Thursday, June 30, 2005

The Glocal Book:"The Book of Tea" by Okakura Kakuzou(Tenshin)-No.100

Great Precautions Were Taken For
the Preservation of Delicatate Blossoms

『Great precautions were taken for the preservation of delicate blossoms.

Emperor Huensung of the Tang dynasty, hung tiny golden bells on the branches in his garden to keep off the birds.

He it was who went off in the springtime with his court musicians to gladden the flowers with soft music.

A quaint tablet, which tradition ascribes to Yoshitsune, the hero of our Arthurian legends, is still extant in one of the Japanese monasteries.

It is a notice put up for the protection of a certain wonderful plum-tree, and appeals to us with the grim humour of a warlike age.

After referring to the beauty of the blossoms, the inscription says: "Whoever cuts a single branch of this tree shall forfeit a finger therefor."

Would that such laws could be enforced nowadays against those who wantonly destroy flowers and mutilate objects of art!』
(From the Book of Tea,Flowers, pp.96-97, Charles E. Tuttle Co., Rutland, Vermont, Tokyo, Japan)

Now a days, the concepts and feelings for the flowers are completely different.

It is certain that we tend to forget to enjoy about the beauty of nature and need to respect the dignity of nature.

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Sunday, June 26, 2005

The Glocal Book:"The Book of Tea" by Okakura Kakuzou(Tenshin)-No.99

In the East the Art of Floriculture is
a Very Ancient One,
And the Loves of a Poet And His Favourite Plant Have Often Been Recorded in Story
And Song

 『Much may be said in favour of him who cultivates plants.

The man of the pot is far more humane than he of the scissors.

We watch with delight his concern about water and sunshine, his freuds with parasites, his horror of frosts, his anxietry when the buds come slowly, his raputure when the leaves attain their lustre.

In the East the art of floriculture is a very ancient one, and the loves of a poet and his favporite plant have often been recorded in story and song.

With the development of ceramics during the Tang and Sung dynasties we hear of wonderful receptacles made to hold plants, not pots, but jewelled palaces.

A special attendant was detailed to wait upon each flower and to wash its leaves with soft brushes made of rabbit hair.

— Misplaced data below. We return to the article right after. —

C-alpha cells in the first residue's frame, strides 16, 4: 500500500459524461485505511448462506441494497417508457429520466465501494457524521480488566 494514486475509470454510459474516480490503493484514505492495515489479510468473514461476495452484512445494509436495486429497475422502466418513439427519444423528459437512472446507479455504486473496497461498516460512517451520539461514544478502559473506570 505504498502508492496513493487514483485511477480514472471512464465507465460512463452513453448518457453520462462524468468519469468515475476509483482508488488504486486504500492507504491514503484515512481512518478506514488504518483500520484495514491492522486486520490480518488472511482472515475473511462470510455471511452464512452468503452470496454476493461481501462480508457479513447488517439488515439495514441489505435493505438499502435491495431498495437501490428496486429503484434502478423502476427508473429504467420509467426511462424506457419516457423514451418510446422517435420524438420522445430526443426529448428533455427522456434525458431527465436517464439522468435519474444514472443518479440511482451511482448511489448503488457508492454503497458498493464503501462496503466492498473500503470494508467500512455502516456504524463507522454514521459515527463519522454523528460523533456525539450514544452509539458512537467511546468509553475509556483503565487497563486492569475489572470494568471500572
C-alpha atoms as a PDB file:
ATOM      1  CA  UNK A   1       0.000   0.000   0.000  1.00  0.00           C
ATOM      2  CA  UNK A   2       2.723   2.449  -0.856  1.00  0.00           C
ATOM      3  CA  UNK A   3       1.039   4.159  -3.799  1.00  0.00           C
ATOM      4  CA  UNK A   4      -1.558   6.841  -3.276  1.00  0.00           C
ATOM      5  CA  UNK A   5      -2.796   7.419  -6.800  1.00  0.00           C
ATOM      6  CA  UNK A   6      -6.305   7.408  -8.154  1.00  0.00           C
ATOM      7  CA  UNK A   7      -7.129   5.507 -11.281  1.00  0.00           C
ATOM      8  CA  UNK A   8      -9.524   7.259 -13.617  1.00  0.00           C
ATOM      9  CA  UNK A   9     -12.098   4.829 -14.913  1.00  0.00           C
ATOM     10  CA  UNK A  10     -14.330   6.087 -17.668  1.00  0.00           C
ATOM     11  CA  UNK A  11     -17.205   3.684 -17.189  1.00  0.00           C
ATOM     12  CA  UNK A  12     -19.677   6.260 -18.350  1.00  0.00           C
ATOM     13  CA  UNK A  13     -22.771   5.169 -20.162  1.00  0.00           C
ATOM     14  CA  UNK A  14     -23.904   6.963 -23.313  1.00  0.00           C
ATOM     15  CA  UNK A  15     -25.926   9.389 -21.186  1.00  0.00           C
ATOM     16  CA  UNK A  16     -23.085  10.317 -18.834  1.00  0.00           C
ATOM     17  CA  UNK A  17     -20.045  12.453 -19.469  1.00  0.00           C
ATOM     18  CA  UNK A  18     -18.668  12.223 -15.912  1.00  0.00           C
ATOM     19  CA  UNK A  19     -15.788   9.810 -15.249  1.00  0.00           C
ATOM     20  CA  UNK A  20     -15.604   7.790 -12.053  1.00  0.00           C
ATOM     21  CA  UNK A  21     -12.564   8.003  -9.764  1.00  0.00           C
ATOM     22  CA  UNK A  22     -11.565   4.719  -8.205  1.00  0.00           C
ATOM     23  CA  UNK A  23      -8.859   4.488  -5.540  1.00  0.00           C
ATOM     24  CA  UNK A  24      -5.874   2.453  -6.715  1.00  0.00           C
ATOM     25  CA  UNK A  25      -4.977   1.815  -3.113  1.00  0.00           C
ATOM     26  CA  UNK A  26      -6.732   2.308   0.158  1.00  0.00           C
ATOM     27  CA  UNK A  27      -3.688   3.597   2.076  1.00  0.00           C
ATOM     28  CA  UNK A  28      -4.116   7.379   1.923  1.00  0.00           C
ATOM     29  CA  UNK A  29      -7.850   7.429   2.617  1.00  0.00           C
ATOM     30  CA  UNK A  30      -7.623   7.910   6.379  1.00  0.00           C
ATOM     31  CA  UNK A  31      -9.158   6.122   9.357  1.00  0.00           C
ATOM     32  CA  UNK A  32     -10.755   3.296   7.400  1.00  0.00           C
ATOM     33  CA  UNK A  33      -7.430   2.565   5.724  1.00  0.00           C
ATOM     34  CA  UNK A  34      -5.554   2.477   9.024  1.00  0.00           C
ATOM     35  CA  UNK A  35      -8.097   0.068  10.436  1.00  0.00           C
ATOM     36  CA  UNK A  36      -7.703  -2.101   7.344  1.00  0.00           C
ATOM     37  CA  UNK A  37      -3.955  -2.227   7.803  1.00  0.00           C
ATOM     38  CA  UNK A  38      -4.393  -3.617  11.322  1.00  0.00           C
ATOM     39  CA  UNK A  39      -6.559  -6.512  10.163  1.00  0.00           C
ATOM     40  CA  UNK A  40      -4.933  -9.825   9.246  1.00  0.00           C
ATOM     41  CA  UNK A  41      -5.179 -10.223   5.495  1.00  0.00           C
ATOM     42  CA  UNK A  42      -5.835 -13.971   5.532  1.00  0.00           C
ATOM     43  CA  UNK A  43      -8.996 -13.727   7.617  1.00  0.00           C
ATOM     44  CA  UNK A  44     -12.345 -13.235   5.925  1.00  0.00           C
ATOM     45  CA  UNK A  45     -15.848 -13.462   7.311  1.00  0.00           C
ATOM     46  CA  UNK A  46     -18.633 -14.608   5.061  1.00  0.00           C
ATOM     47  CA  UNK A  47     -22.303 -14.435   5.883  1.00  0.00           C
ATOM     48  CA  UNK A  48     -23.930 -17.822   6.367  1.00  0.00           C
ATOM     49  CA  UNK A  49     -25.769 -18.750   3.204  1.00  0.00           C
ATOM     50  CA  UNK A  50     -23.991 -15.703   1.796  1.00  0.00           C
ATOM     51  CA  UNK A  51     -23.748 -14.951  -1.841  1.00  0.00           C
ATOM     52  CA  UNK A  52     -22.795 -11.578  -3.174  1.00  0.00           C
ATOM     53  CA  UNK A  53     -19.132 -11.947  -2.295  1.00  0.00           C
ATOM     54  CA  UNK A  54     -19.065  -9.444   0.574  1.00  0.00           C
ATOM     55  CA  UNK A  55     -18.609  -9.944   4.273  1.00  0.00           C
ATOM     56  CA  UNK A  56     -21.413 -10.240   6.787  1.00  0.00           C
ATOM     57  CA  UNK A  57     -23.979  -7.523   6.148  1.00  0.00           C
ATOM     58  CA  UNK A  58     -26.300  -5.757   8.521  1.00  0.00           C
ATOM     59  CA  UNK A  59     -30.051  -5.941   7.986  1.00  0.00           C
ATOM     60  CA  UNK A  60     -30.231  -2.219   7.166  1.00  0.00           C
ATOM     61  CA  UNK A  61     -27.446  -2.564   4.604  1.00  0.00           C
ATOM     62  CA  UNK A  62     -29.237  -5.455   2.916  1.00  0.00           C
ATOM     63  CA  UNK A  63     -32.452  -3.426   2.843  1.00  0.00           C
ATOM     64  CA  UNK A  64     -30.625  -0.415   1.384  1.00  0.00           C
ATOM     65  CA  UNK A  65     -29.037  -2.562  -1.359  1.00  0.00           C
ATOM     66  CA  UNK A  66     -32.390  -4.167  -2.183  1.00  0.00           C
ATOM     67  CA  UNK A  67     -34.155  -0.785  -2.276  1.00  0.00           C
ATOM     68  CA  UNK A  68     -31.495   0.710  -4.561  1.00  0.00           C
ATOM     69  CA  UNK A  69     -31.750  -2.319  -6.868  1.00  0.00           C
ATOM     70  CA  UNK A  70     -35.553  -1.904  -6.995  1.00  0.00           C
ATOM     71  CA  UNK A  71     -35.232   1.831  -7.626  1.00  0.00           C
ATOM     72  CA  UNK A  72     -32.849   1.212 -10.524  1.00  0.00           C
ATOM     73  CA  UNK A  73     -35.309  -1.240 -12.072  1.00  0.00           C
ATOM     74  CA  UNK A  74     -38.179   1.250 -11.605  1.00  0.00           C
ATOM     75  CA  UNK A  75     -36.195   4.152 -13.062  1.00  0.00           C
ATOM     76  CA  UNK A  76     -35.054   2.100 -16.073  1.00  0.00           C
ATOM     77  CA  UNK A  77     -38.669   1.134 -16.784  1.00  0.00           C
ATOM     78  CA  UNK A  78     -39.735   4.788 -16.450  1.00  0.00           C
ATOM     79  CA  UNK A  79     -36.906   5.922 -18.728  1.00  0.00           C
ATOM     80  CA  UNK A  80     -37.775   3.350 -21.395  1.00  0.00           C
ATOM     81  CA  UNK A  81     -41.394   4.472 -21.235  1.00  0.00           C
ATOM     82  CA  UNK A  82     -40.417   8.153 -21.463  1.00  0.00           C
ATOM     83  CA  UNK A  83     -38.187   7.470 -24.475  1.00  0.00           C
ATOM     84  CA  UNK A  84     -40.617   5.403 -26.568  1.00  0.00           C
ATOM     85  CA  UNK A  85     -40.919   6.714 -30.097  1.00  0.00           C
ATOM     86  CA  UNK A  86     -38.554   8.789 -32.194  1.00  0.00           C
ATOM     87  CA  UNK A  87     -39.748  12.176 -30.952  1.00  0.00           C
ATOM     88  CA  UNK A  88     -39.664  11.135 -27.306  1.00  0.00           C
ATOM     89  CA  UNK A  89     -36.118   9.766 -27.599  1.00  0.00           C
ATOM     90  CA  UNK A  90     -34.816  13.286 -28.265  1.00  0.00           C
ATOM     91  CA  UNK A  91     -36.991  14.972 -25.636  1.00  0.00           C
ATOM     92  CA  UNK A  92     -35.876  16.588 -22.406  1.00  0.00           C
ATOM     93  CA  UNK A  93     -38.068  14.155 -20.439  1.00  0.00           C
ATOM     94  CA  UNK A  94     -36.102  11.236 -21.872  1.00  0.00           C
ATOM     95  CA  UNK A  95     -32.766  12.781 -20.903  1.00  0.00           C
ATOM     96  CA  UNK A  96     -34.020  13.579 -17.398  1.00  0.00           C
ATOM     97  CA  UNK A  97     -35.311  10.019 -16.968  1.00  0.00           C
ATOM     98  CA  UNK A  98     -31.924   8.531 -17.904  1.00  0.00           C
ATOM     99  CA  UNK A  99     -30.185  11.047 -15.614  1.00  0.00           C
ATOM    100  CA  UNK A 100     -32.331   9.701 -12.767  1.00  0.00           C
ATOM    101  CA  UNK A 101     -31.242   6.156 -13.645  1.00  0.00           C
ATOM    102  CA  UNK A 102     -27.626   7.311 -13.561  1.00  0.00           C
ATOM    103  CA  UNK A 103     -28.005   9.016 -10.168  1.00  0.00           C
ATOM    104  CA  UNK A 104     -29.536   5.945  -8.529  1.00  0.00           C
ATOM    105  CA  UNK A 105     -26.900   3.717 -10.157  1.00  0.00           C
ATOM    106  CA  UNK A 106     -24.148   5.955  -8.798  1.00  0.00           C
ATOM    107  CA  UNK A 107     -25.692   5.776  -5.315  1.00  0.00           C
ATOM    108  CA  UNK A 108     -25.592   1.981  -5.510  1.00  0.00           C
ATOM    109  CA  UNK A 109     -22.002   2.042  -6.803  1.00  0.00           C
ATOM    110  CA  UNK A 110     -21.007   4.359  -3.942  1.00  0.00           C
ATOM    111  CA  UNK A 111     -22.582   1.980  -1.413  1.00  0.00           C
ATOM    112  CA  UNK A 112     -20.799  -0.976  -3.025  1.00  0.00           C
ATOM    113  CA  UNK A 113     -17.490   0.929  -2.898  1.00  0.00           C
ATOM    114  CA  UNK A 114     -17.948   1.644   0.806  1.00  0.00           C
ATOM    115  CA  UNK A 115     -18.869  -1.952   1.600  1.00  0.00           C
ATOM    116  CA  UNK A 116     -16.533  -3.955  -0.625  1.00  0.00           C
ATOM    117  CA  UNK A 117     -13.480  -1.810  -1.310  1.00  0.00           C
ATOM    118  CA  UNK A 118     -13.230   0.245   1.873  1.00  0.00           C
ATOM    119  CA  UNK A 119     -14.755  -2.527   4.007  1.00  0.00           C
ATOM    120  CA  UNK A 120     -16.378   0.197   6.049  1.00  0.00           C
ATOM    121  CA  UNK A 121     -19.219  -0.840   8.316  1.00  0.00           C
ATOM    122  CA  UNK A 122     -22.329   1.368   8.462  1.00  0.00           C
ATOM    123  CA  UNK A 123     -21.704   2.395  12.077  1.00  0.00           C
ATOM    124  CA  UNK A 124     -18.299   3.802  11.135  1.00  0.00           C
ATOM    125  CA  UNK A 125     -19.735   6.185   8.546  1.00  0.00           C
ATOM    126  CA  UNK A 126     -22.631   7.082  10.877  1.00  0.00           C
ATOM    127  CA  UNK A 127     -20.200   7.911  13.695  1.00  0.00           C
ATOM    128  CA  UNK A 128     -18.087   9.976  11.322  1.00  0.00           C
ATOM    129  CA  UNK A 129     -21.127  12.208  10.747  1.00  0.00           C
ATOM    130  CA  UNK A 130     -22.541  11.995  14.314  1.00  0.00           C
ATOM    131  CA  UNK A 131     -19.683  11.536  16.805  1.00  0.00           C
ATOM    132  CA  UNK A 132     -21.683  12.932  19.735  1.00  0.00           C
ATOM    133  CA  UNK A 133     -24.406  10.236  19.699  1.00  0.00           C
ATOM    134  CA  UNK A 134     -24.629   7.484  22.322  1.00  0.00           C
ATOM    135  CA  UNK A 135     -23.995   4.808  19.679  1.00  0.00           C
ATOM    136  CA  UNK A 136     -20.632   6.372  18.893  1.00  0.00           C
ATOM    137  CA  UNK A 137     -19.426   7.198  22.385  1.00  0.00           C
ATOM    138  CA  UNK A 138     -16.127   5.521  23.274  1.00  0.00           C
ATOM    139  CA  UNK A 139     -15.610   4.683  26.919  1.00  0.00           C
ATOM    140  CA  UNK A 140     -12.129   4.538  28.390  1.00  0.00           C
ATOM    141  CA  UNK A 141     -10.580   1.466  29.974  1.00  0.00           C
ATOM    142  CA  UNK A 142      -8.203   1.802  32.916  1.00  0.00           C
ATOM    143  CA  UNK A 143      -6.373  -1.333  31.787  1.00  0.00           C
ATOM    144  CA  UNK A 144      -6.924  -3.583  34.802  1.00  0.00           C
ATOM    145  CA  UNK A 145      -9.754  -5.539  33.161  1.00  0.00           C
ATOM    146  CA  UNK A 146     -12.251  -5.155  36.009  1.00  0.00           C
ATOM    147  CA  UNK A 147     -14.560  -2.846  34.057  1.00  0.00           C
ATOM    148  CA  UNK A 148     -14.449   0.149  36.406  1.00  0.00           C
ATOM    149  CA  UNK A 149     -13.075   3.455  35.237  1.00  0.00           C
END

It has been written that the peony shuld be bathed by a handsome maiden in full costume, that a winter-plum should be watered by a pale, slender monk.

In Japan, one of the most popular of the No-dances, the Hachinoki, composed during the Ashikaga peiod, is based upon the story of an impoverished knight, who, on a freezing night, in lack of fuel for a fire, cuts his cherished plants in order to entertain a wandering friar.

The friar is in reality no other than Hojo-Tokiyori, the Haroun-Al-Raschid of our tales, and the sacrifice is not without its reward.

This opera never fails to draw tears from a Tokio audience even toay.』

(From the Book of Tea, Flowers, pp.95-96, Charles E. Tuttle Co., Rutland, Vermont, Tokyo, Japan)

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Thursday, June 16, 2005

The Glocal Book:"The Book of Tea" by Okakura Kakuzou(Tenshin)-No.98

Have You Not Noticed That the Wild Flowers
Are Becoming Scarcer Every Year ?

『Why were the flowers born so beautiful and yet so hapless ?

Insects can sting, and even the meekerst of beasts will fight when brought to bay.

The bird whose plumage is sought to deck some bonnet can fly from its pursuer, the furred animal whose coast you covet for your own may hide at your approach.

Alas !

The only known flower known to have wings is the butterfly; all others stand helpless before the destroyer.

If they shriek in their death agony their cry never reaches our hardened ears.

We are ever brutal to those who love and serve us in silence, but the time may come when, for our cruelty, we shall be deserted by these best friends of ours.

Have you not noticed that the wild flowers are becoming scarcer every year ?

It may be that their wise men have told them to depart till man becomes more human.

Perhaps they have migrated to heaven. 』
(From the Book of Tea-Flowers, pp.94-95, Charles E. Tuttle Co., Rutland, Vermont, Tokyo)Japan)